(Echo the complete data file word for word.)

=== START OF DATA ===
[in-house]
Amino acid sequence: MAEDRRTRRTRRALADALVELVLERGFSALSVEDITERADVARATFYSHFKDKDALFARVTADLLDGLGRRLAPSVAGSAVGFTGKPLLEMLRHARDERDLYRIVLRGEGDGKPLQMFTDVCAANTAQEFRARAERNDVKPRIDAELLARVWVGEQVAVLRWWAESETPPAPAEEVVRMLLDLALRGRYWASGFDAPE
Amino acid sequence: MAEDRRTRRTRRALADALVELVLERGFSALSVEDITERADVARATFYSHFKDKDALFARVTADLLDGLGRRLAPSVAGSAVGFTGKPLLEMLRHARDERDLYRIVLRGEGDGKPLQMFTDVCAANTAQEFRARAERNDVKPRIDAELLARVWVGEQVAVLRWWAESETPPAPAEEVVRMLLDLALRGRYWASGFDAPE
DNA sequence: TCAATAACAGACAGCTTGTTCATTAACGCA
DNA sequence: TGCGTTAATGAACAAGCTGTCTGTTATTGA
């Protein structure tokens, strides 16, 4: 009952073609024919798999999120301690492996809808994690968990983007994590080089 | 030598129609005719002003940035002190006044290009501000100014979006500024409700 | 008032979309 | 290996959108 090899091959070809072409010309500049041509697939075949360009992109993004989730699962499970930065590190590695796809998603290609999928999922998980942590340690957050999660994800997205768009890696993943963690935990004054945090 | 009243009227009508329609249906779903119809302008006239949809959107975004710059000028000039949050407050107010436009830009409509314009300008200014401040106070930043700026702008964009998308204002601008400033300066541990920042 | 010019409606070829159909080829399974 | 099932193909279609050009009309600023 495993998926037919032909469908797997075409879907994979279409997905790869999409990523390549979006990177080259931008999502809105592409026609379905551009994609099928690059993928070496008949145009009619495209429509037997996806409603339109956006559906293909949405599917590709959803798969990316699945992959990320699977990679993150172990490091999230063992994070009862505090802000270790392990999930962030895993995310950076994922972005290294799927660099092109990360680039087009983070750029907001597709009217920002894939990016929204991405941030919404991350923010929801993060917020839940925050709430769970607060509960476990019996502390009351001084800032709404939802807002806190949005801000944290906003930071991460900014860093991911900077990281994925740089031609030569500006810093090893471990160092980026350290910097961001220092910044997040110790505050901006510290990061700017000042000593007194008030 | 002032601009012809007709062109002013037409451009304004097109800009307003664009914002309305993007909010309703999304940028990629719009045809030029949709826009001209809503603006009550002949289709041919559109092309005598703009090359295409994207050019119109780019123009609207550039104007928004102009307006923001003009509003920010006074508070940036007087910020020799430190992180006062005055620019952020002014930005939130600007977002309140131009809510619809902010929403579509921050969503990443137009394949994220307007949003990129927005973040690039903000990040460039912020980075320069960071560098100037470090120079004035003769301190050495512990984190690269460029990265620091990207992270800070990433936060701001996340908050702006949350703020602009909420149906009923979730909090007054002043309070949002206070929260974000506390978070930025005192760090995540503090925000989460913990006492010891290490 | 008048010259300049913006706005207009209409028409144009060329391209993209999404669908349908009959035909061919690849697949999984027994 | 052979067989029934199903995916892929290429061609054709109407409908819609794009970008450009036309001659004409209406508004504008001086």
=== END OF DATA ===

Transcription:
[in-house]
Amino acid sequence: MAEDRRTRRTRRALADALVELVLERGFSALSVEDITERADVARATFYSHFKDKDALFARVTADLLDGLGRRLAPSVAGSAVGFTGKPLLEMLRHARDERDLYRIVLRGEGDGKPLQMFTDVCAANTAQEFRARAERNDVKPRIDAELLARVWVGEQVAVLRWWAESETPPAPAEEVVRMLLDLALRGRYWASGFDAPE
Amino acid sequence: MAEDRRTRRTRRALADALVELVLERGFSALSVEDITERADVARATFYSHFKDKDALFARVTADLLDGLGRRLAPSVAGSAVGFTGKPLLEMLRHARDERDLYRIVLRGEGDGKPLQMFTDVCAANTAQEFRARAERNDVKPRIDAELLARVWVGEQVAVLRWWAESETPPAPAEEVVRMLLDLALRGRYWASGFDAPE
DNA sequence: TCAATAACAGACAGCTTGTTCATTAACGCA
DNA sequence: TGCGTTAATGAACAAGCTGTCTGTTATTGA
């Protein structure tokens, strides 16, 4: 009952073609024919798999999120301690492996809808994690968990983007994590080089 | 030598129609005719002003940035002190006044290009501000100014979006500024409700 | 008032979309 | 290996959108 090899091959070809072409010309500049041509697939075949360009992109993004989730699962499970930065590190590695796809998603290609999928999922998980942590340690957050999660994800997205768009890696993943963690935990004054945090 | 009243009227009508329609249906779903119809302008006239949809959107975004710059000028000039949050407050107010436009830009409509314009300008200014401040106070930043700026702008964009998308204002601008400033300066541990920042 | 010019409606070829159909080829399974 | 099932193909279609050009009309600023 495993998926037919032909469908797997075409879907994979279409997905790869999409990523390549979006990177080259931008999502809105592409026609379905551009994609099928690059993928070496008949145009009619495209429509037997996806409603339109956006559906293909949405599917590709959803798969990316699945992959990320699977990679993150172990490091999230063992994070009862505090802000270790392990999930962030895993995310950076994922972005290294799927660099092109990360680039087009983070750029907001597709009217920002894939990016929204991405941030919404991350923010929801993060917020839940925050709430769970607060509960476990019996502390009351001084800032709404939802807002806190949005801000944290906003930071991460900014860093991911900077990281994925740089031609030569500006810093090893471990160092980026350290910097961001220092910044997040110790505050901006510290990061700017000042000593007194008030 | 002032601009012809007709062109002013037409451009304004097109800009307003664009914002309305993007909010309703999304940028990629719009045809030029949709826009001209809503603006009550002949289709041919559109092309005598703009090359295409994207050019119109780019123009609207550039104007928004102009307006923001003009509003920010006074508070940036007087910020020799430190992180006062005055620019952020002014930005939130600007977002309140131009809510619809902010929403579509921050969503990443137009394949994220307007949003990129927005973040690039903000990040460039912020980075320069960071560098100037470090120079004035003769301190050495512990984190690269460029990265620091990207992270800070990433936060701001996340908050702006949350703020602009909420149906009923979730909090007054002043309070949002206070929260974000506390978070930025005192760090995540503090925000989460913990006492010891290490 | 008048010259300049913006706005207009209409028409144009060329391209993209999404669908349908009959035909061919690849697949999984027994 | 052979067989029934199903995916892929290429061609054709109407409908819609794009970008450009036309001659004409209406508004504008001086």